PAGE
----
Japanese car maker Toyota has announced that it reached a settlement with the family of an employee who committed suicide in 2017 after being bullied by his boss, apologizing and vowing to crack down on workplace harassment.

The president of Toyota Motor Corporation, Akio Toyoda, met with the family of the man, who was 28 years old at the time of his death, and offered an apology. A settlement for an undisclosed amount was reached in April, but a statement on the matter was not released until Monday.

The employee, whose name was not revealed due to privacy concerns, worked at the vehicle design department at the automaker’s headquarters in Toyota, Aichi Prefecture, since March 2016, where he was regularly abused by his immediate boss, including reportedly being told things such as “You’re stupid,“You’re an idiot,” and “You’d better die.” After four months at the office, he took a three-month leave of absence and was diagnosed with adjustment disorder, a stress-related condition that can cause depression, anxiety, and social withdrawal. When the man returned to his job, he was assigned to another section, but was reportedly made to sit near his former superior. A year later, he killed himself in his room at a company dormitory.

In a written response that Toyota sent to the family a year later, the automaker recognized a causal relationship between the harassment and the man’s leave of absence, but denied a connection between the abuse and suicide, Japanese media reported. 

In 2019, a regional labor board recognized his death as work-related, entitling his family to compensation. The car maker and the family reached an out-of-court settlement in April, but the statement regarding the issue was only made after the president of the auto giant, Akio Toyoda, apologized to the family in person. Toyoda said the company “takes seriously the fact that the precious life of our employee has been lost” and promised to “transform Toyota” by improving prevention measures while “keeping your son in our memory.” The media quoted the statement, which goes on to say that the company “will continue to work toward creating a comfortable workplace climate… and without tolerating harassment by superiors.” 

In April 2020, Toyota revised its in-house policy on penalties for abuse by superiors, among other steps, to prevent a similar incident from happening again.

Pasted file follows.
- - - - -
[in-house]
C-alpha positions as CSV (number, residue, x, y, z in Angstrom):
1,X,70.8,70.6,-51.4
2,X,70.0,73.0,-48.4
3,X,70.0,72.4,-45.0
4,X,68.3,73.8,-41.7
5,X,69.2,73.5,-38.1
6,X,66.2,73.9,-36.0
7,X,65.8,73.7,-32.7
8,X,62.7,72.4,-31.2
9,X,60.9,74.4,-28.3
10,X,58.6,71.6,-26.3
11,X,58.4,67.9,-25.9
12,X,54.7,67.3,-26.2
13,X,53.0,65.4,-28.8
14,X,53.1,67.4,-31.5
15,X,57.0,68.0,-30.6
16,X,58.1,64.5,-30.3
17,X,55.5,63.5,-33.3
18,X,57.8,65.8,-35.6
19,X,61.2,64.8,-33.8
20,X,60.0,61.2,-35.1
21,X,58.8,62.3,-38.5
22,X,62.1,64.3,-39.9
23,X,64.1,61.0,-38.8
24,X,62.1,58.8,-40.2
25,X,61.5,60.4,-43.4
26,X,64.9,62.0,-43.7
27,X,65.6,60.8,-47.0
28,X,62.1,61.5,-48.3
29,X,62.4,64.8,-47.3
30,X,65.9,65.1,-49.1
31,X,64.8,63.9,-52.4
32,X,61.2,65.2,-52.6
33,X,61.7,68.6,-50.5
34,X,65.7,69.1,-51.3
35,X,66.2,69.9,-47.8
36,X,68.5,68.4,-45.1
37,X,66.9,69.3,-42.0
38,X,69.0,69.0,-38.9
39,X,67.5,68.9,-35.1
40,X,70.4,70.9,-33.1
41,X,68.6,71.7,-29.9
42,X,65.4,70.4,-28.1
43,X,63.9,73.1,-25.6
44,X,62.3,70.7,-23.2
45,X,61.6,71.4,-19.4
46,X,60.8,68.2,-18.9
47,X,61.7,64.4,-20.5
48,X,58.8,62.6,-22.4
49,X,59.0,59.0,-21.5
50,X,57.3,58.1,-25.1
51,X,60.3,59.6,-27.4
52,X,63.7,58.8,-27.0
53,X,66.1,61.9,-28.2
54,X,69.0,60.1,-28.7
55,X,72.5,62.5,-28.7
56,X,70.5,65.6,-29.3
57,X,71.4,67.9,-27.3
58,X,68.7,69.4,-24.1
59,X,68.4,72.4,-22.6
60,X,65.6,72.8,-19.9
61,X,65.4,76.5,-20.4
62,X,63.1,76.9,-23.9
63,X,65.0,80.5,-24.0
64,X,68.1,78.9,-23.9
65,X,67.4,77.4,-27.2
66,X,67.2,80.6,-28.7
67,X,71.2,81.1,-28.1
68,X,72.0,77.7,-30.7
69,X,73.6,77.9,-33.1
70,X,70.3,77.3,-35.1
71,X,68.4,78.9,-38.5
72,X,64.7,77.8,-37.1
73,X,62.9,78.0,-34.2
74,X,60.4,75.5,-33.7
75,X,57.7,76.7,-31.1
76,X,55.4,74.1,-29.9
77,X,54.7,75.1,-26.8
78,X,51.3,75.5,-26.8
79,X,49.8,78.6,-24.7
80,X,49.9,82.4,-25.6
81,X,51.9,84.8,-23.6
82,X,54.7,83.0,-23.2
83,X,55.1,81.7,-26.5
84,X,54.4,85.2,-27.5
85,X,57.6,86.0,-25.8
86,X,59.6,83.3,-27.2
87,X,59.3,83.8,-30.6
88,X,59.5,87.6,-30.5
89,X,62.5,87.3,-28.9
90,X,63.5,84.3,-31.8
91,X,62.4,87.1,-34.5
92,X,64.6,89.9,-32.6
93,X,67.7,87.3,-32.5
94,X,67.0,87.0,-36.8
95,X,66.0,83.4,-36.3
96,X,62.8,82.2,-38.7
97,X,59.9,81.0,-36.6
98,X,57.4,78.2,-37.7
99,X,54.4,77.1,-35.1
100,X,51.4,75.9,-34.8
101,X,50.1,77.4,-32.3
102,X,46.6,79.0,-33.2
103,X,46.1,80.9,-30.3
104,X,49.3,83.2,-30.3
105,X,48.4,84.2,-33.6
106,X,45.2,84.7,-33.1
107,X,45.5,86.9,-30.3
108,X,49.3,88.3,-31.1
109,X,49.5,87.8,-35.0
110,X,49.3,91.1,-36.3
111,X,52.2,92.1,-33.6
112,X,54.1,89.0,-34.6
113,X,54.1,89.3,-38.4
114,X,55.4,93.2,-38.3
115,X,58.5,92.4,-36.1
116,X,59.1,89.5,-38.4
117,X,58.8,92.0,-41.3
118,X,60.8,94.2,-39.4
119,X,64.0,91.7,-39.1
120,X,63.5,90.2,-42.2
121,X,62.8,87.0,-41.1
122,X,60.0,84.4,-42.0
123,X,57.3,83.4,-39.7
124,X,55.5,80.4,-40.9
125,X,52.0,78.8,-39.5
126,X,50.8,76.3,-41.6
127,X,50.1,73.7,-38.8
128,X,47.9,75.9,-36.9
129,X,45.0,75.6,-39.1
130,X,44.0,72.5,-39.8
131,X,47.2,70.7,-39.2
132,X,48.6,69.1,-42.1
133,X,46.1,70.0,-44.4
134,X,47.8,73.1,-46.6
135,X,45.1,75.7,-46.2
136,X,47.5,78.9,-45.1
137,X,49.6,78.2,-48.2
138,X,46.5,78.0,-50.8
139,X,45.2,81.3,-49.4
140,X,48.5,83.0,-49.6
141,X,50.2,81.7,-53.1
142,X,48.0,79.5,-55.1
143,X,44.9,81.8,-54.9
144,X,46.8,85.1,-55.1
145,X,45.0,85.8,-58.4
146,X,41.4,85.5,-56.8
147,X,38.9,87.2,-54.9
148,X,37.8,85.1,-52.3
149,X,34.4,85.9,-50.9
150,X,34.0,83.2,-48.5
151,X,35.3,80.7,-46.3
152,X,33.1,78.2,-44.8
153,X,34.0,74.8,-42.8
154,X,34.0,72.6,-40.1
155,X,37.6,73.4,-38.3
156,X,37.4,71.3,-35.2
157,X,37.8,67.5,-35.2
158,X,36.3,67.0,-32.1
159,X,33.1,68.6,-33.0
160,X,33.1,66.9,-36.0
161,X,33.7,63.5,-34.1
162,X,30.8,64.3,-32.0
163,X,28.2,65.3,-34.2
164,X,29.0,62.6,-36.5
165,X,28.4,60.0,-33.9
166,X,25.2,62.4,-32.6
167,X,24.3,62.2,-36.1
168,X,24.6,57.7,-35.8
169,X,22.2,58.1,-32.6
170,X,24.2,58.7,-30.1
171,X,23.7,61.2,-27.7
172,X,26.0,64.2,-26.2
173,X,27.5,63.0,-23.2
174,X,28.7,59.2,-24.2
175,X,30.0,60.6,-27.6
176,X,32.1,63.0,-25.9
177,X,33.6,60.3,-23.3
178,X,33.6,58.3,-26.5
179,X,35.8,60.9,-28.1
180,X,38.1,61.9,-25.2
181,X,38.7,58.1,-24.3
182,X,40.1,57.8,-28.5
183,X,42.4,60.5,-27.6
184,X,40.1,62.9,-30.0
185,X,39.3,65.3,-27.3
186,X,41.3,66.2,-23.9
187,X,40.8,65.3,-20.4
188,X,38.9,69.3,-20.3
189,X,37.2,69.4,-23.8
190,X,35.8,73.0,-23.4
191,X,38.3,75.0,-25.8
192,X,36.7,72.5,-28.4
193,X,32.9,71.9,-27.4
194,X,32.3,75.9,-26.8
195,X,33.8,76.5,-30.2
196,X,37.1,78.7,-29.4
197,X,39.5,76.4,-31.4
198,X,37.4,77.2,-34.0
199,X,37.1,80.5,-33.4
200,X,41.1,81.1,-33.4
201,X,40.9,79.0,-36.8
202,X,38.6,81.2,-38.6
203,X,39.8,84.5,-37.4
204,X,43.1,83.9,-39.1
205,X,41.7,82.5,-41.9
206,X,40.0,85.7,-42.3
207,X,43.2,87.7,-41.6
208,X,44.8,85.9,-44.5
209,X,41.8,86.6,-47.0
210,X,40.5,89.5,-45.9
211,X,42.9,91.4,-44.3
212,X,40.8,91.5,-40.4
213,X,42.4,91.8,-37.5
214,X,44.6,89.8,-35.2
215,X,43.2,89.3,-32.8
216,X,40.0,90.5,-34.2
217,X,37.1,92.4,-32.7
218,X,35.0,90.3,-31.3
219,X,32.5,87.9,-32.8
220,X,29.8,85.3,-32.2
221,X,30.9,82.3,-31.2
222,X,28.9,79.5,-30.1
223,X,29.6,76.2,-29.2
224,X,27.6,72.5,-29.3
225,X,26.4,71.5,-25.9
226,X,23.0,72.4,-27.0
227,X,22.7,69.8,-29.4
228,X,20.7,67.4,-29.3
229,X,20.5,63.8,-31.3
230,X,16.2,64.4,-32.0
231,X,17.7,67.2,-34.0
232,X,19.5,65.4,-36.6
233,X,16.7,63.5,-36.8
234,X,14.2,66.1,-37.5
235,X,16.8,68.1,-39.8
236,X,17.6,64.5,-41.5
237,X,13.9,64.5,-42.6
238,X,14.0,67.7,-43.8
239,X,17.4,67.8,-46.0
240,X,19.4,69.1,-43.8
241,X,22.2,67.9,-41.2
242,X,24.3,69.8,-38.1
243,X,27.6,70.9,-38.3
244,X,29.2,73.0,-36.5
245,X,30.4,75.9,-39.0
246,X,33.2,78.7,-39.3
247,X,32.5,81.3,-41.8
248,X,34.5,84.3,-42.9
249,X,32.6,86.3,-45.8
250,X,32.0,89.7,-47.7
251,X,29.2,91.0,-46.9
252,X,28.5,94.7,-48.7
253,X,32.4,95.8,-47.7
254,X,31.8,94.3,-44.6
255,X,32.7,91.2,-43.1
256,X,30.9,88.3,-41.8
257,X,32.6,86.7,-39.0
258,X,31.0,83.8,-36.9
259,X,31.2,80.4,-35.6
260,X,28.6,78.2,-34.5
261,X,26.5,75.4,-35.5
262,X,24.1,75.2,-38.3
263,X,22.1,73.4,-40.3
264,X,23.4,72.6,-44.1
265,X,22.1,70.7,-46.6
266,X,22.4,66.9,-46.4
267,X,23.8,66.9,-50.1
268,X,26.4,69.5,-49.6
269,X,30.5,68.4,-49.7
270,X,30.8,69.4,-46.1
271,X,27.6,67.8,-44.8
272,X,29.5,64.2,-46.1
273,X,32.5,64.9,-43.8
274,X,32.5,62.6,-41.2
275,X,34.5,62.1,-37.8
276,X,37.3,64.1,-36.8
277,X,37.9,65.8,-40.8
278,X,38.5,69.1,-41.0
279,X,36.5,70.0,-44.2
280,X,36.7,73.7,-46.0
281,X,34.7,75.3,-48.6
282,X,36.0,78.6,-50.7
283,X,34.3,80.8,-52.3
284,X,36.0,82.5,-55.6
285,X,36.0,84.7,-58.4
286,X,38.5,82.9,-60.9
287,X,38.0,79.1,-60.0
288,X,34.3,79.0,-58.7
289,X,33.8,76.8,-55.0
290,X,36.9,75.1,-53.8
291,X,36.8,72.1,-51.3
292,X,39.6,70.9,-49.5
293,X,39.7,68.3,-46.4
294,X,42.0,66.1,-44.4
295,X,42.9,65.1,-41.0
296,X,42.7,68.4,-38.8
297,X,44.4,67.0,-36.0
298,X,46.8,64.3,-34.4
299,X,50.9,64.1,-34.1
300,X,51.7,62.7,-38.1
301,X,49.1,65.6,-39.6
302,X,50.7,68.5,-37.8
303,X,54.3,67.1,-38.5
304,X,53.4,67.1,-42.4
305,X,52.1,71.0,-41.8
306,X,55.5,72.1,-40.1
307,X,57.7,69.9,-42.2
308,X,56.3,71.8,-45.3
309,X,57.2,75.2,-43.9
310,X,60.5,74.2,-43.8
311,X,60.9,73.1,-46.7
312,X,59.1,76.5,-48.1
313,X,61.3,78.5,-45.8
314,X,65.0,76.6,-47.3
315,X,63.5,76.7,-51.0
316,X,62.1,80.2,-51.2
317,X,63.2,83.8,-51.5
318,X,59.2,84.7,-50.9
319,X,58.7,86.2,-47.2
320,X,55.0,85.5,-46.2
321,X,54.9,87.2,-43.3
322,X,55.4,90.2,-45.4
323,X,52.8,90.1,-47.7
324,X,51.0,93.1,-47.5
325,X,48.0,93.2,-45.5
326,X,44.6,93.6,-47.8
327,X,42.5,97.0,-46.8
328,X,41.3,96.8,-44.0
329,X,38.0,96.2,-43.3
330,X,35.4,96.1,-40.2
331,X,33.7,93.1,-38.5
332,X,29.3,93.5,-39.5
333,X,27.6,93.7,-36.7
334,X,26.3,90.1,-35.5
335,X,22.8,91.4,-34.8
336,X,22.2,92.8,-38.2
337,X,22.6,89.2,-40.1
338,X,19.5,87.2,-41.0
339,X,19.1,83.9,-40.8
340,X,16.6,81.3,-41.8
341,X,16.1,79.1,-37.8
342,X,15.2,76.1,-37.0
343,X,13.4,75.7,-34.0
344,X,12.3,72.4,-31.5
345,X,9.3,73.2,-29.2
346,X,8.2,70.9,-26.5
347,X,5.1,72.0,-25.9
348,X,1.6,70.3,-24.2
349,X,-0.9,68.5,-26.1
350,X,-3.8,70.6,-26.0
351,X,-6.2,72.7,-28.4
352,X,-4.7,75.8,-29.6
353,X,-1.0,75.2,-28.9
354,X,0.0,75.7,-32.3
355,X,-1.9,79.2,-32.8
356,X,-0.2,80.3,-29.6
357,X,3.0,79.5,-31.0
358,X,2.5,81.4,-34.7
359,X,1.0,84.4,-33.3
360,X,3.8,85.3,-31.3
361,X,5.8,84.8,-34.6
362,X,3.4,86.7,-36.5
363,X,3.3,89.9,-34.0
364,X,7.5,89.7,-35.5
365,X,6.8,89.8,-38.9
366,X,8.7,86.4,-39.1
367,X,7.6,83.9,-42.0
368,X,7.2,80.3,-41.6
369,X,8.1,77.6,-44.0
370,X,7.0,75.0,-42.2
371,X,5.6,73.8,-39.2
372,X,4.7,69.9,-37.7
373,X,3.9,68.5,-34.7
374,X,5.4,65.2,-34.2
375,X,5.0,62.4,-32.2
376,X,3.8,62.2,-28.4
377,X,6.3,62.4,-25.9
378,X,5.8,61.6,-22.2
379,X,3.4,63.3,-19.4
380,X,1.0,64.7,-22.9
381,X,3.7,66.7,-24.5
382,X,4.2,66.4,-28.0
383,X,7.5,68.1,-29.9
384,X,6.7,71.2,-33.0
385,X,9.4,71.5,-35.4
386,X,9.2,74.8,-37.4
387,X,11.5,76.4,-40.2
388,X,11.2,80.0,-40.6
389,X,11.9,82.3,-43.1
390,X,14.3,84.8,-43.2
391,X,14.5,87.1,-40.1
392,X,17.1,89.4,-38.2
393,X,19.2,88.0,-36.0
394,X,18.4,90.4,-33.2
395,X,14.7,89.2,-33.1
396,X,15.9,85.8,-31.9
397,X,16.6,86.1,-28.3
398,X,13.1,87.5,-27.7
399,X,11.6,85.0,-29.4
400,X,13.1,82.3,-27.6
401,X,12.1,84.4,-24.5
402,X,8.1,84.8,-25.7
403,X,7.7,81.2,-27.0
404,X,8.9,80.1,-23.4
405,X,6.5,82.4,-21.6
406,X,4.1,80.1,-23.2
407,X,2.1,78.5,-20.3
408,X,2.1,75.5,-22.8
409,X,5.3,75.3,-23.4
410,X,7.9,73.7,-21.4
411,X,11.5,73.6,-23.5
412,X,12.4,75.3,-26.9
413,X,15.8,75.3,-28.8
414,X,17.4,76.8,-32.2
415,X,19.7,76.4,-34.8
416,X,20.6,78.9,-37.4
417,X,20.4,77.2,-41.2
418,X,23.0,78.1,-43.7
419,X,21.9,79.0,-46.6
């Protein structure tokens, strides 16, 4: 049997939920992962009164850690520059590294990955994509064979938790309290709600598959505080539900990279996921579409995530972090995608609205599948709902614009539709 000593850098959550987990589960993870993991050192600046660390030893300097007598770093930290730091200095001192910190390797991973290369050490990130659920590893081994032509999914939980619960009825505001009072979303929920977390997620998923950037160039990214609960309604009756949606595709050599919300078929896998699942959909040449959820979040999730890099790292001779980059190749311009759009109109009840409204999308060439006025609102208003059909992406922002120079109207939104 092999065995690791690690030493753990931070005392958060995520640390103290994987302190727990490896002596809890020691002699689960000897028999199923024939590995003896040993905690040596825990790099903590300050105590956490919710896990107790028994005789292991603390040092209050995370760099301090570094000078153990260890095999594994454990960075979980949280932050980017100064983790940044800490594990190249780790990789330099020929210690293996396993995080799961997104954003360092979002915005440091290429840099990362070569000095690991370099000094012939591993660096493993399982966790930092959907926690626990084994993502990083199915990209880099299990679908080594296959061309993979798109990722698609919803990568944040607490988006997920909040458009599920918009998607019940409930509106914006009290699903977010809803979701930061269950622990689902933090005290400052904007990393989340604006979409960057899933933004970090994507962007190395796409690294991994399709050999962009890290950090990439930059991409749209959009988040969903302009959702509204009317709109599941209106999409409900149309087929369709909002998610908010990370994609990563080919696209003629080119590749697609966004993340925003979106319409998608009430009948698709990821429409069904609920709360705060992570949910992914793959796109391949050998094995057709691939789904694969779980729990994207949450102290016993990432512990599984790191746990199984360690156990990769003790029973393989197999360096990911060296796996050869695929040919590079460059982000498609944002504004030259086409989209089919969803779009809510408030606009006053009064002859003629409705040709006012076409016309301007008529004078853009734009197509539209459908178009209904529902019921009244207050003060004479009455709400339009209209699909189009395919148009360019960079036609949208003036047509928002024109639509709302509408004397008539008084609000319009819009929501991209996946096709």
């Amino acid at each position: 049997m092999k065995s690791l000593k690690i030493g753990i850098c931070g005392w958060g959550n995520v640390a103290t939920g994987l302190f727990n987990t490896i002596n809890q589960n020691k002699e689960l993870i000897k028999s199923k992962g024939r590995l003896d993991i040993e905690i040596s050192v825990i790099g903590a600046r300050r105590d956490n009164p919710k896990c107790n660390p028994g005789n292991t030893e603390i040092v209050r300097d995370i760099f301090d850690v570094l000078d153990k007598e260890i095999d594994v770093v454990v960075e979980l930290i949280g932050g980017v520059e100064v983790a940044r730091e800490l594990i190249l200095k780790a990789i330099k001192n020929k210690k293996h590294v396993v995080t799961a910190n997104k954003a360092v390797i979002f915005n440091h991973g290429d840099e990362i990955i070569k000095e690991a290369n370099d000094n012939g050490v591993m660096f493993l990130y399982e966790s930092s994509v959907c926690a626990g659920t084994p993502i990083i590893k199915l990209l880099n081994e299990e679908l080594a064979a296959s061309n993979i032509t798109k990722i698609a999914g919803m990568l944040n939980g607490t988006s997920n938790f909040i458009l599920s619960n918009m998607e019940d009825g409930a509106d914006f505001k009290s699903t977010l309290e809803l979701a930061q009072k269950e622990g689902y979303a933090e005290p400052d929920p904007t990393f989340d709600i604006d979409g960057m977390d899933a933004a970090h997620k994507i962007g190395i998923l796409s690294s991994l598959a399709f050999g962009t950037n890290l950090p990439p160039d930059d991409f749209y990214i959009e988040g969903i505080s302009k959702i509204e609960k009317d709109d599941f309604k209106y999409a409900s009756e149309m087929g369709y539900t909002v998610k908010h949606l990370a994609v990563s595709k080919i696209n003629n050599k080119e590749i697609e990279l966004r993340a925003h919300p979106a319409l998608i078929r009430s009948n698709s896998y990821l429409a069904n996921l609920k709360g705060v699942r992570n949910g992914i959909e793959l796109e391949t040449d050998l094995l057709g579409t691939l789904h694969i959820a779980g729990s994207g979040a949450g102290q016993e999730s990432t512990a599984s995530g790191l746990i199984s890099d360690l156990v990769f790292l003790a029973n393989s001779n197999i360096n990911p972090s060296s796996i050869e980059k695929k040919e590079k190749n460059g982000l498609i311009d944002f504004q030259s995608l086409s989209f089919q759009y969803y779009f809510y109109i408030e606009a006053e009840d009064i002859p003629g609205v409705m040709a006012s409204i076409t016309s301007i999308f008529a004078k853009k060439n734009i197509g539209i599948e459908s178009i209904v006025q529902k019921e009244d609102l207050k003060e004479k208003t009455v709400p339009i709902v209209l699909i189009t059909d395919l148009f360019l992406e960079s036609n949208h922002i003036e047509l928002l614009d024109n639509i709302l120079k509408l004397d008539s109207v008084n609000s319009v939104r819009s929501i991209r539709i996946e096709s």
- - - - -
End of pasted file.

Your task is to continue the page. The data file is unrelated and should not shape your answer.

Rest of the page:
The family’s lawyer, Yoshihide Tachino, told AFP that Japan remains “notorious” for poor working conditions. He said there are a lot of cases of deaths from overwork, but the number of complaints about workplace harassment is on the rise as well. 

A 2016 survey conducted by the Ministry of Health, Labour and Welfare (MHLW) showed that 32.5% of employees had suffered from power harassment in the past three years, and that this was the most common reason for people seeking counseling.

Some see the root of the problem in Japan’s tradition of highly authoritarian management styles and deference to those in authority. Critics also point out that workplace abuse may sometimes be used as a method to make an employee decide to quit on their own, enabling the company to avoid firing them. 

“Power harassment ruins the lives of individuals and the people around them. The company needs to make earnest efforts to improve its workplace environment,” Japanese media quoted the statement from the family of the deceased man, which was released by their lawyer, as saying. 

In order to combat the problem, last June, the Japanese government introduced the Power Harassment Prevention Act, which lays out power harassment prevention measures for large corporations. The act obliges employers to take certain steps to prevent power harassment, such as establishing a counseling system for employees and prohibiting employers from punishing staff for filing power harassment complaints. From next year, the law will apply to small-to-medium-sized companies.

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